Continuing Education Requirements For Pediatric Mental Health Nurse Practitioners
To continue working as a pediatric mental health NP, you must complete continuing education units (CEUs) to maintain licensure—including CEUs for your RN license, NP license, and any certifications you have.
The state you are licensed in determines the CEU requirements needed to maintain your RN and APRN license—and yes, in most states, you must remain in good standing with your RN and APRN license. Your RN license typically needs to be renewed every two years, and some of those CEUs can be applied to your APRN license renewal every five years. Each state has specifics regarding the type and number of CEUs needed for your licenses, typically including a specified number of pharmacology and opioid prescribing CEUs. For detailed information regarding license renewal, visit your state board of nursing.
There are also CEUs needed to maintain any certifications you may have. For example, suppose you are a Pediatric Primary Care Health Specialist. In that case, you must recertify every three years and complete 45 contact hours of developmental/behavioral/mental health, including 15 hours of pediatric psychopharmacology.
What Is The Starting Salary Of A Pediatric Mental Health Nurse Practitioner?
The starting pediatric mental health nurse practitioner salary is $82,110 a year. This number is an average and can be influenced by years of experience as a nurse in behavioral health, the city and state you work in, and the organization.
| Per Hour||$39.48 |
| Per Month||$6,840 |
| Per Year||$82,110 |
What Is The Average Salary Of A Pediatric Mental Health Nurse Practitioner?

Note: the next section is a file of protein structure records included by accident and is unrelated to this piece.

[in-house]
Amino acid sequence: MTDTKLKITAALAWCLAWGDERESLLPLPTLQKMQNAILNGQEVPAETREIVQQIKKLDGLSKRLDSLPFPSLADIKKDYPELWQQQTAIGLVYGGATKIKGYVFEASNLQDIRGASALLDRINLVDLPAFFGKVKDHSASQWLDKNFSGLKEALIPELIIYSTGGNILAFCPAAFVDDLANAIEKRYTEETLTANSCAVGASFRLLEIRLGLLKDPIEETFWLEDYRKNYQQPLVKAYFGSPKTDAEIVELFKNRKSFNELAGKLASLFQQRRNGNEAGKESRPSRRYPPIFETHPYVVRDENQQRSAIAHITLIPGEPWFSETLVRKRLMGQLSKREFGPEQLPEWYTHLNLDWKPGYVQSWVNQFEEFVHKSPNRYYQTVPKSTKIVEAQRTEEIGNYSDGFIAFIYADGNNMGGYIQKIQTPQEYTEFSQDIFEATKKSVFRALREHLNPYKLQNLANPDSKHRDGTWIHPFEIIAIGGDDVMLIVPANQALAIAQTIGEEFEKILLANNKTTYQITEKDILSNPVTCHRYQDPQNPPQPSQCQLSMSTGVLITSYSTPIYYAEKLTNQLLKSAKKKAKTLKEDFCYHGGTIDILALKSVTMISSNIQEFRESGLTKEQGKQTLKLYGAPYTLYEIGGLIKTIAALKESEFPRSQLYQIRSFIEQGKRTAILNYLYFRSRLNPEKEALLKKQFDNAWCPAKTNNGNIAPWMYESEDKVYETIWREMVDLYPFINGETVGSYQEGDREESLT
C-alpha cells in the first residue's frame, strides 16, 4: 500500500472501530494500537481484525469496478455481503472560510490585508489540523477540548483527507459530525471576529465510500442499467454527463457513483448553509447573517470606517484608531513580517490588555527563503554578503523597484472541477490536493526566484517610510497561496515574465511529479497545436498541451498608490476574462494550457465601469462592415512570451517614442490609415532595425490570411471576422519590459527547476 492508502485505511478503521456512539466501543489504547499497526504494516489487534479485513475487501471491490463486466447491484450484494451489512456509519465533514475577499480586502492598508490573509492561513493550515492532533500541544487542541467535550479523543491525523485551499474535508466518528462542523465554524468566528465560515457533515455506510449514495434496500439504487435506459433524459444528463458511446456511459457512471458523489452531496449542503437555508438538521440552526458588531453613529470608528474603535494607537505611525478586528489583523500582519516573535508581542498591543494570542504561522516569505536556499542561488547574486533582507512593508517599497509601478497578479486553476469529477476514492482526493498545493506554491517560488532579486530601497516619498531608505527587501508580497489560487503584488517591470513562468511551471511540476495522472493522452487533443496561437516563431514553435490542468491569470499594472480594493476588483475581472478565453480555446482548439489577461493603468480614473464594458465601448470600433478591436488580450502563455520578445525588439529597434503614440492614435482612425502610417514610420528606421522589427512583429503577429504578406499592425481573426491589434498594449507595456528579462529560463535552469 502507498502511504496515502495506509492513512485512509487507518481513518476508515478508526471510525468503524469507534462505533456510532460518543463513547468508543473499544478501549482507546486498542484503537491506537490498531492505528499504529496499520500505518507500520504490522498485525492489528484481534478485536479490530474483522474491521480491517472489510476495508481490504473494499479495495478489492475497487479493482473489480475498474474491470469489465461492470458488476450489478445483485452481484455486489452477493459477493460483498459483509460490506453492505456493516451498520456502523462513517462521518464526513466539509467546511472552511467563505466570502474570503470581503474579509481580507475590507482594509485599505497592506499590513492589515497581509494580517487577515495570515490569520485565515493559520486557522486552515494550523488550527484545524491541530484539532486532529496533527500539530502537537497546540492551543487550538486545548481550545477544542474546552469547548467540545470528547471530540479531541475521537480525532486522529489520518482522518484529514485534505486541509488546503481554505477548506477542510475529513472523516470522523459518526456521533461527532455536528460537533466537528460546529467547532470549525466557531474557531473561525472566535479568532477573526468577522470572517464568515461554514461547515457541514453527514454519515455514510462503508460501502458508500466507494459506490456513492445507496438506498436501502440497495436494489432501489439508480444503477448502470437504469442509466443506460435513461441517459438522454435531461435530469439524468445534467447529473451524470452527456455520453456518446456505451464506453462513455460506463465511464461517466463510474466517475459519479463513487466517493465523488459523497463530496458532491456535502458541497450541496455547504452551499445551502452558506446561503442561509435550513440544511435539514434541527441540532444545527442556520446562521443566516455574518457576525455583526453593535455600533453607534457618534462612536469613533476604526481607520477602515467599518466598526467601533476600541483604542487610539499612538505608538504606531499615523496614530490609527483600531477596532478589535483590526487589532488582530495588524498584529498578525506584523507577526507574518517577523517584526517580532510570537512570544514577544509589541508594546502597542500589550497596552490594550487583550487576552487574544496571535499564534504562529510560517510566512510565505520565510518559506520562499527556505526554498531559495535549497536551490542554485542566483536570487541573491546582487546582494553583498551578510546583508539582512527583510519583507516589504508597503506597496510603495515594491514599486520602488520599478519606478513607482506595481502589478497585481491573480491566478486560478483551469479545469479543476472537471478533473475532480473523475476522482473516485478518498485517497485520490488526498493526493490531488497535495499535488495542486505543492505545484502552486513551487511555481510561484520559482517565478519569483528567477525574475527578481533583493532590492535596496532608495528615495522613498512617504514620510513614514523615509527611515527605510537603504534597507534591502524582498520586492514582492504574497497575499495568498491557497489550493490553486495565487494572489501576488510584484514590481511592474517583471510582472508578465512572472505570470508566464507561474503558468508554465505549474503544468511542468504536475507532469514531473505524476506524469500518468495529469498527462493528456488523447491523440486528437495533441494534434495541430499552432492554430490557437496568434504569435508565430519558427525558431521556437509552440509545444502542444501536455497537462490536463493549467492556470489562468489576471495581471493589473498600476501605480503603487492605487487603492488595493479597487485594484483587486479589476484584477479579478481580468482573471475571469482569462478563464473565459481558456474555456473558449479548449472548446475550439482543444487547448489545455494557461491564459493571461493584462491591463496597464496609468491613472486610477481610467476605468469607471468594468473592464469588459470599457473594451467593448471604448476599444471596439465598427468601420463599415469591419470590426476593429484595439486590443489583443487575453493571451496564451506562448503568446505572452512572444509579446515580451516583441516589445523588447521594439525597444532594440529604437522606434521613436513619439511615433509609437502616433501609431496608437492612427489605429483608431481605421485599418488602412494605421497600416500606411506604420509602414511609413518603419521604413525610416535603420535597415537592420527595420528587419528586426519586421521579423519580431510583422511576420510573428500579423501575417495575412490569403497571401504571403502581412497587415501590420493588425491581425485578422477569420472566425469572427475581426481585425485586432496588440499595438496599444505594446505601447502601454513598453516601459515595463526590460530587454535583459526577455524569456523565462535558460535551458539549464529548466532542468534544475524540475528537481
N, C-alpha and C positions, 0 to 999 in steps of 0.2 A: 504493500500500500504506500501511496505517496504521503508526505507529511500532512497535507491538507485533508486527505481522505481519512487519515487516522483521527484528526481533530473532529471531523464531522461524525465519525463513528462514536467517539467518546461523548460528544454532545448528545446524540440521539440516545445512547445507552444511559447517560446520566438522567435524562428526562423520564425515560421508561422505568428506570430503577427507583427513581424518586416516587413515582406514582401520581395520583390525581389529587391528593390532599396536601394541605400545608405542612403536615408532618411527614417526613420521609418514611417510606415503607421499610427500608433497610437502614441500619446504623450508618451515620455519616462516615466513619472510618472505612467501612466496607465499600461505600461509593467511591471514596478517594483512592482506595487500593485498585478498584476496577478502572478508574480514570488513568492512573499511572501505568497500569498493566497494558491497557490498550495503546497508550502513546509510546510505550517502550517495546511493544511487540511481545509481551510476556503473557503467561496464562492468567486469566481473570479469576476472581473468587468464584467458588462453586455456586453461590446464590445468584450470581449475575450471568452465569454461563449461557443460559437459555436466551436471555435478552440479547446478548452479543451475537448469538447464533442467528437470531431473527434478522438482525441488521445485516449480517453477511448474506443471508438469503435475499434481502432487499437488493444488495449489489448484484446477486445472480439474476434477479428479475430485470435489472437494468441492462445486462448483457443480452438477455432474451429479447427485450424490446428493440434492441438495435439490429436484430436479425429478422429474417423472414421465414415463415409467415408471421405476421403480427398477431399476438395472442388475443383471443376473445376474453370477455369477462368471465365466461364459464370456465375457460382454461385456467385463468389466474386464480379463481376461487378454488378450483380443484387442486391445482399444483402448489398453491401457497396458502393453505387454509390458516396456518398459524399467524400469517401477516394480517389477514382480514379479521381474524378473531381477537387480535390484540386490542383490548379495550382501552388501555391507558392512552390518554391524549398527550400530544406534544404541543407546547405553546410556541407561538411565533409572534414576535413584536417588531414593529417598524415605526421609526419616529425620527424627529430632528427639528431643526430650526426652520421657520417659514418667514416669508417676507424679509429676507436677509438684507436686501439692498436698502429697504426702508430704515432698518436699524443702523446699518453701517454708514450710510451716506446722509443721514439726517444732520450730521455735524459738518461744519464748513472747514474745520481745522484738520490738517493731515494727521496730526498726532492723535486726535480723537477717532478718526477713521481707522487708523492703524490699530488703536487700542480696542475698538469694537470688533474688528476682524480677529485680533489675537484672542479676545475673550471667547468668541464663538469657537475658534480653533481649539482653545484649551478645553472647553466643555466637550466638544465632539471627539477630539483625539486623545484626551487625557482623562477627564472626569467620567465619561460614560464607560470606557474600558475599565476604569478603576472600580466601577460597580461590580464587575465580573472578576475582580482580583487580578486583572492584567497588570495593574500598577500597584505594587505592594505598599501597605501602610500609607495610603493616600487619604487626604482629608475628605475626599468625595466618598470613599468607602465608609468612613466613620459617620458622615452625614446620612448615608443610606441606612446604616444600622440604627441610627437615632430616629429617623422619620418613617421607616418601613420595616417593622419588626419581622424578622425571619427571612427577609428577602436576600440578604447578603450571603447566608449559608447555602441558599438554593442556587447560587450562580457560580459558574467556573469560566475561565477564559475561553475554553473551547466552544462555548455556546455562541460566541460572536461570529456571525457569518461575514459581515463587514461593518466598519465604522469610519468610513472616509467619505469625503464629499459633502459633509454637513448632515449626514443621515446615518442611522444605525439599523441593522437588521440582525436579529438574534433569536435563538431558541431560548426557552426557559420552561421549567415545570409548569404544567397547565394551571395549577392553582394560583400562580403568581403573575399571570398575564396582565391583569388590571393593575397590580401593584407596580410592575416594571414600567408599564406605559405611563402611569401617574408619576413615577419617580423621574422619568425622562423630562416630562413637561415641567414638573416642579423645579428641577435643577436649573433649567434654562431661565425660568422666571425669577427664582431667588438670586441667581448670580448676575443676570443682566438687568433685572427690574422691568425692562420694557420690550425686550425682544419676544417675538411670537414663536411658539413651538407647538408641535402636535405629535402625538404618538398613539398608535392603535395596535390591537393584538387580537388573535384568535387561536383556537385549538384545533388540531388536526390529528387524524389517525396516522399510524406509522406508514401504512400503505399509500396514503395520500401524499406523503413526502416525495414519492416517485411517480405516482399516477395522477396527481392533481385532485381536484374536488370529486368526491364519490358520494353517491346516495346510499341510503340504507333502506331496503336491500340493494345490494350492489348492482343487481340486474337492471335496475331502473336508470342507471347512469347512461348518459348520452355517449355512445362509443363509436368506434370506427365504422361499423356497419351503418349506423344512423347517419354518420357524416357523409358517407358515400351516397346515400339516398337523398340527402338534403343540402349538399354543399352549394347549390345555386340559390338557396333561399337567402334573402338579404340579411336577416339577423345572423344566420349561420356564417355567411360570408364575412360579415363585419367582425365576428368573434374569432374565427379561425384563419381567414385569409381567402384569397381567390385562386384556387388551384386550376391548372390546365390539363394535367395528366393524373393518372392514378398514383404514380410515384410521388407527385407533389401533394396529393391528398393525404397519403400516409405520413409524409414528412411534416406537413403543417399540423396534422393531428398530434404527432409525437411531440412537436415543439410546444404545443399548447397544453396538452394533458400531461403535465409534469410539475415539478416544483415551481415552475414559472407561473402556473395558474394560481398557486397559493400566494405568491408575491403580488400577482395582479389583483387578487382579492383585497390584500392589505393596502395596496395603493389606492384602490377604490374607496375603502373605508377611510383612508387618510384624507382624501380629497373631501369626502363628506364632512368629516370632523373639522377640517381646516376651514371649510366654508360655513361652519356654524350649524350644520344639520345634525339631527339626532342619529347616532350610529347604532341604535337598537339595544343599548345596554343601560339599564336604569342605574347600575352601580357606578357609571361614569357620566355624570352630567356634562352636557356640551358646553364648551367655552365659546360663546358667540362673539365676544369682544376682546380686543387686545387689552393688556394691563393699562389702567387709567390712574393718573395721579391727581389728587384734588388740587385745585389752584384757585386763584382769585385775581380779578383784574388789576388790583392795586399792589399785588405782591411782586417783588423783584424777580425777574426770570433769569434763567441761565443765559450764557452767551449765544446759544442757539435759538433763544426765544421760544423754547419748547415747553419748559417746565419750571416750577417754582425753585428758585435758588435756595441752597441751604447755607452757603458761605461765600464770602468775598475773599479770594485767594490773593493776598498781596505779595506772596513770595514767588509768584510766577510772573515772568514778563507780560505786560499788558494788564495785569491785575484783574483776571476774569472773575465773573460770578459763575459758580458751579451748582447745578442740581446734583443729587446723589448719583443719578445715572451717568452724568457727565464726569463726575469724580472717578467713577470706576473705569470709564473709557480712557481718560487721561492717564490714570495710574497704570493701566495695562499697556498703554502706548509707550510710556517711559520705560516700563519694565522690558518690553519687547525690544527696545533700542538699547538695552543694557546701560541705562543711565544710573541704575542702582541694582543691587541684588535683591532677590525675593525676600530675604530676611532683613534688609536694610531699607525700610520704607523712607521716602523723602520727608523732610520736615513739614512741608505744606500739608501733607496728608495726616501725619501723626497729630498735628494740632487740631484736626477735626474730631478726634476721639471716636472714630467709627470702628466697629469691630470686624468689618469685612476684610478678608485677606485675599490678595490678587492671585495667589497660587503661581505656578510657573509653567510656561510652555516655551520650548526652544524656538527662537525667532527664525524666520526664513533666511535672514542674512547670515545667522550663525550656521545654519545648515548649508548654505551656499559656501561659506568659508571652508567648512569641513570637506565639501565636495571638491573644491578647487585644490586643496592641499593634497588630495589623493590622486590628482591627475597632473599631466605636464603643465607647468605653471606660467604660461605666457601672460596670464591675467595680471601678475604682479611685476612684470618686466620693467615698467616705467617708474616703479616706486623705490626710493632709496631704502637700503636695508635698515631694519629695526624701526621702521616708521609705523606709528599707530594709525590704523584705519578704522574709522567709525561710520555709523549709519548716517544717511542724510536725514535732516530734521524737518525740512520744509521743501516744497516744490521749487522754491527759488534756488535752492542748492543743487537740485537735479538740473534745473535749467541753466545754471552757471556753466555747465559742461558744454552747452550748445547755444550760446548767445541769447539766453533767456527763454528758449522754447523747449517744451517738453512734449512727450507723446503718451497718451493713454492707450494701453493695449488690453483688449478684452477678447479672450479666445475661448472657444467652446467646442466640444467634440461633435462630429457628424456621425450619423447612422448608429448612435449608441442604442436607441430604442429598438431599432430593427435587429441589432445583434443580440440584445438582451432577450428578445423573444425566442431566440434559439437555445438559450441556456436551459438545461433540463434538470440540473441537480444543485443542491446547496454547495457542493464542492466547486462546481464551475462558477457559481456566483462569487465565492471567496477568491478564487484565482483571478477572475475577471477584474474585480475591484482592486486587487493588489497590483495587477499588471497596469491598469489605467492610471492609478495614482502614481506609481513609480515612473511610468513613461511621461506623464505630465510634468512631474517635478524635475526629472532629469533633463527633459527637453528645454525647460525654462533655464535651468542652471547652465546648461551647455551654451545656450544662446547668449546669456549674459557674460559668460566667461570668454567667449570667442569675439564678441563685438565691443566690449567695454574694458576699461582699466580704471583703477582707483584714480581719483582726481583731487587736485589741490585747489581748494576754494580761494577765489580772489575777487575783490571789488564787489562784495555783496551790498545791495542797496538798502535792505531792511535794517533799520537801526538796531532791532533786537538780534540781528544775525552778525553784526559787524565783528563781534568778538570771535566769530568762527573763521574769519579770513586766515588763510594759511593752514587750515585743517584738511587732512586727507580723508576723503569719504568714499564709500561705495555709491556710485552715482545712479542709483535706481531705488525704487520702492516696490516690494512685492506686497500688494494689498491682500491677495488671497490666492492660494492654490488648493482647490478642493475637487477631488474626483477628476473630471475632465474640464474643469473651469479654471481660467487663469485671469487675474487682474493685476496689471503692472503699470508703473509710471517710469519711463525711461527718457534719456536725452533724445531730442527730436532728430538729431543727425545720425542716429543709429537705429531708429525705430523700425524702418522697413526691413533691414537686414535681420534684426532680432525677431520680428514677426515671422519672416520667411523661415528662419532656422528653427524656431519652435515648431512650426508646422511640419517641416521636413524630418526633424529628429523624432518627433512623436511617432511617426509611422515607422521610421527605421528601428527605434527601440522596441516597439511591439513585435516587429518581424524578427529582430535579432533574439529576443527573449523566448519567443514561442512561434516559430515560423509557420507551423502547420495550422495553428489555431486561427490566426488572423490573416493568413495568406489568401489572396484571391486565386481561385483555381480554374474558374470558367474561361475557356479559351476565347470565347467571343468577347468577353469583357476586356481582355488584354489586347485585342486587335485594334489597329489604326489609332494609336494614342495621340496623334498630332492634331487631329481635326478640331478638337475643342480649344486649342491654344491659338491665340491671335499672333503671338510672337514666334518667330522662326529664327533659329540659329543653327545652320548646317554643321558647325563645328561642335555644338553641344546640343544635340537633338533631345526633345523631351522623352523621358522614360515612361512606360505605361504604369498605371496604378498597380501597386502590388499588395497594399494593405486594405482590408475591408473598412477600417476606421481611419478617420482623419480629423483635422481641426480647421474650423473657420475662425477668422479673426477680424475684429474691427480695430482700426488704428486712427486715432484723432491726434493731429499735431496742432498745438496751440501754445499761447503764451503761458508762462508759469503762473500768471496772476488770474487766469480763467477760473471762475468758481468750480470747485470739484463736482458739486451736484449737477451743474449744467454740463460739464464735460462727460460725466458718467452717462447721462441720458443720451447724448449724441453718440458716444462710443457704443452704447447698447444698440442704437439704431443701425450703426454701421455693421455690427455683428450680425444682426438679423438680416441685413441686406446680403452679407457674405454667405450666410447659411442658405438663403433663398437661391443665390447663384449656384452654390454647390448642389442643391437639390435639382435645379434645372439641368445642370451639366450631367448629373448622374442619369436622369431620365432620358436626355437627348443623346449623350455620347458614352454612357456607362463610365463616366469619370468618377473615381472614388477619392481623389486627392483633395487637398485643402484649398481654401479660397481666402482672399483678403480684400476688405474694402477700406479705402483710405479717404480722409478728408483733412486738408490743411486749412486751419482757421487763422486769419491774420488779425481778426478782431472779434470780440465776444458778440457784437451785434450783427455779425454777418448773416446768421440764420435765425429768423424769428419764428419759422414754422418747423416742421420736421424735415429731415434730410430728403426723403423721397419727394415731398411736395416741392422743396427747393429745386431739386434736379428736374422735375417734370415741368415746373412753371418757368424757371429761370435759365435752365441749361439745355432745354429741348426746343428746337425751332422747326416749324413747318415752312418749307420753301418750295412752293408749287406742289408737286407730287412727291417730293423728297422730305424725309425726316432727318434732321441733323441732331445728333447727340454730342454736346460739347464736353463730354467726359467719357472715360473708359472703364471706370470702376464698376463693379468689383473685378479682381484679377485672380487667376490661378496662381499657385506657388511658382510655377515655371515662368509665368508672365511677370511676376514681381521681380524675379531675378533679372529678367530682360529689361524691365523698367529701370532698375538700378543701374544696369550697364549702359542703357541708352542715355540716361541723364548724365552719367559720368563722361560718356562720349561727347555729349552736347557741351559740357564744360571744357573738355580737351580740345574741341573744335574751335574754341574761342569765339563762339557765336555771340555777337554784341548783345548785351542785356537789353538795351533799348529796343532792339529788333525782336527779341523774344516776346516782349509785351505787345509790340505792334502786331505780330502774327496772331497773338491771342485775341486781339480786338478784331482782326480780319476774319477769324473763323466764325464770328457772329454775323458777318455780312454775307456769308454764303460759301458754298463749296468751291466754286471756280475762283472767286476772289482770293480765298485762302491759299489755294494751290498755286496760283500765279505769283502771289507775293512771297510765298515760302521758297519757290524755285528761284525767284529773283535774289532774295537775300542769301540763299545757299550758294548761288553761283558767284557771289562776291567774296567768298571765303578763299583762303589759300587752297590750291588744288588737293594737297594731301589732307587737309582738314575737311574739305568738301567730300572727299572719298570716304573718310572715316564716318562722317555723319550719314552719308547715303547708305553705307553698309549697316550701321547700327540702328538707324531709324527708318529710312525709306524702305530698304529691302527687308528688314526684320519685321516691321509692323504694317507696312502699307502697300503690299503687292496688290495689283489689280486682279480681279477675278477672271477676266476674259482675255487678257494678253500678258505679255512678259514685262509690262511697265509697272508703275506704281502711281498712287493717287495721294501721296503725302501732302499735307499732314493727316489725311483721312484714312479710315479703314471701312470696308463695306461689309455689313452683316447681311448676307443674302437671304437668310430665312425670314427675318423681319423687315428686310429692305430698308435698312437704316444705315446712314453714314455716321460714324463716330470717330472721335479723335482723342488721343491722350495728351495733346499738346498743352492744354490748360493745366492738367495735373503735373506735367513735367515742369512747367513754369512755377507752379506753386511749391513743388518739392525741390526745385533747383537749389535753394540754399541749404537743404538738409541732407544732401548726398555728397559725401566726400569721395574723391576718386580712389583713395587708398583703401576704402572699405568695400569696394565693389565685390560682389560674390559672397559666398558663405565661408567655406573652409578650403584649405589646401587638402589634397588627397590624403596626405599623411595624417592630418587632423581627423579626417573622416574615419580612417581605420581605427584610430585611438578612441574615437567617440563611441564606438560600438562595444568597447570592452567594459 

What is the average salary of a pediatric mental health nurse practitioner? The average pediatric mental health nurse practitioner salary is $121,965. As stated, this number is an average determined by multiple factors. Years of experience as a nurse and pediatric mental health NP can influence your salary along with the city and state you work for, the organization you work for, and the primary setting you provide care.
| Per Hour||$58.64 |
| Per Month||$10,160 |
| Per Year||$121,965 |
What Is The Average Salary Of A Pediatric Mental Health Nurse Practitioner In Your State?
Now that you know the average salary of a pediatric mental health NP, you may be wondering what the average salary is in your state of licensure. Below you will find the average salary for each state in the United States.
| State || Average Salary |
| Hourly || Monthly || Annual |
| Alabama || $50.88 || $8,820 || $105,820 |
| Alaska || $56.54 || $9,800 || $117,600 |
| Arizona || $59.57 || $10,330 || $123,900 |
| Arkansas || $53.19 || $9,220 || $110,640 |
| California || $75.42 || $13,070 || $156,880 |
| Colorado || $55.92 || $9,690 || $116,320 |
| Connecticut || $59.84 || $10,370 || $124,460 |
| Delaware || $57.74 || $10,010 || $120,090 |
| Florida || $52.08 || $9,030 || $108,320 |
| Georgia || $54.42 || $9,430 || $113,200 |
| Hawaii || $63.33 || $10,980 || $131,730 |
| Idaho || $52.30 || $9,070 || $108,790 |
| Illinois || $59.85 || $10,370 || $124,480 |
| Indiana || $56.38 || $9,770 || $117,260 |
| Iowa || $60.29 || $10,450 || $125,410 |
| Kansas || $54.00 || $9,360 || $112,320 |
| Kentucky || $52.70 || $9,130 || $109,610 |
| Louisiana || $55.96 || $9,700 || $116,400 |
| Maine || $57.81 || $10,020 || $120,240 |
| Maryland || $57.48 || $9,960 || $119,550 |
| Massachusetts || $64.35 || $11,150 || $133,850 |
| Michigan || $54.03 || $9,370 || $112,390 |
| Minnesota || $63.09 || $10,940 || $131,230 |
| Mississippi || $55.51 || $9,620 || $115,470 |
| Missouri || $51.41 || $8,910 || $106,930 |
| Montana || $57.48 || $9,960 || $119,560 |
| Nebraska || $55.97 || $9,700 || $116,420 |
| Nevada || $61.44 || $10,650 || $127,790 |
| New Hampshire || $59.97 || $10,400 || $124,740 |
| New Jersey || $68.06 || $11,800 || $141,570 |
| New Mexico || $58.86 || $10,200 || $122,420 |
| New York || $66.53 || $11,530 || $138,390 |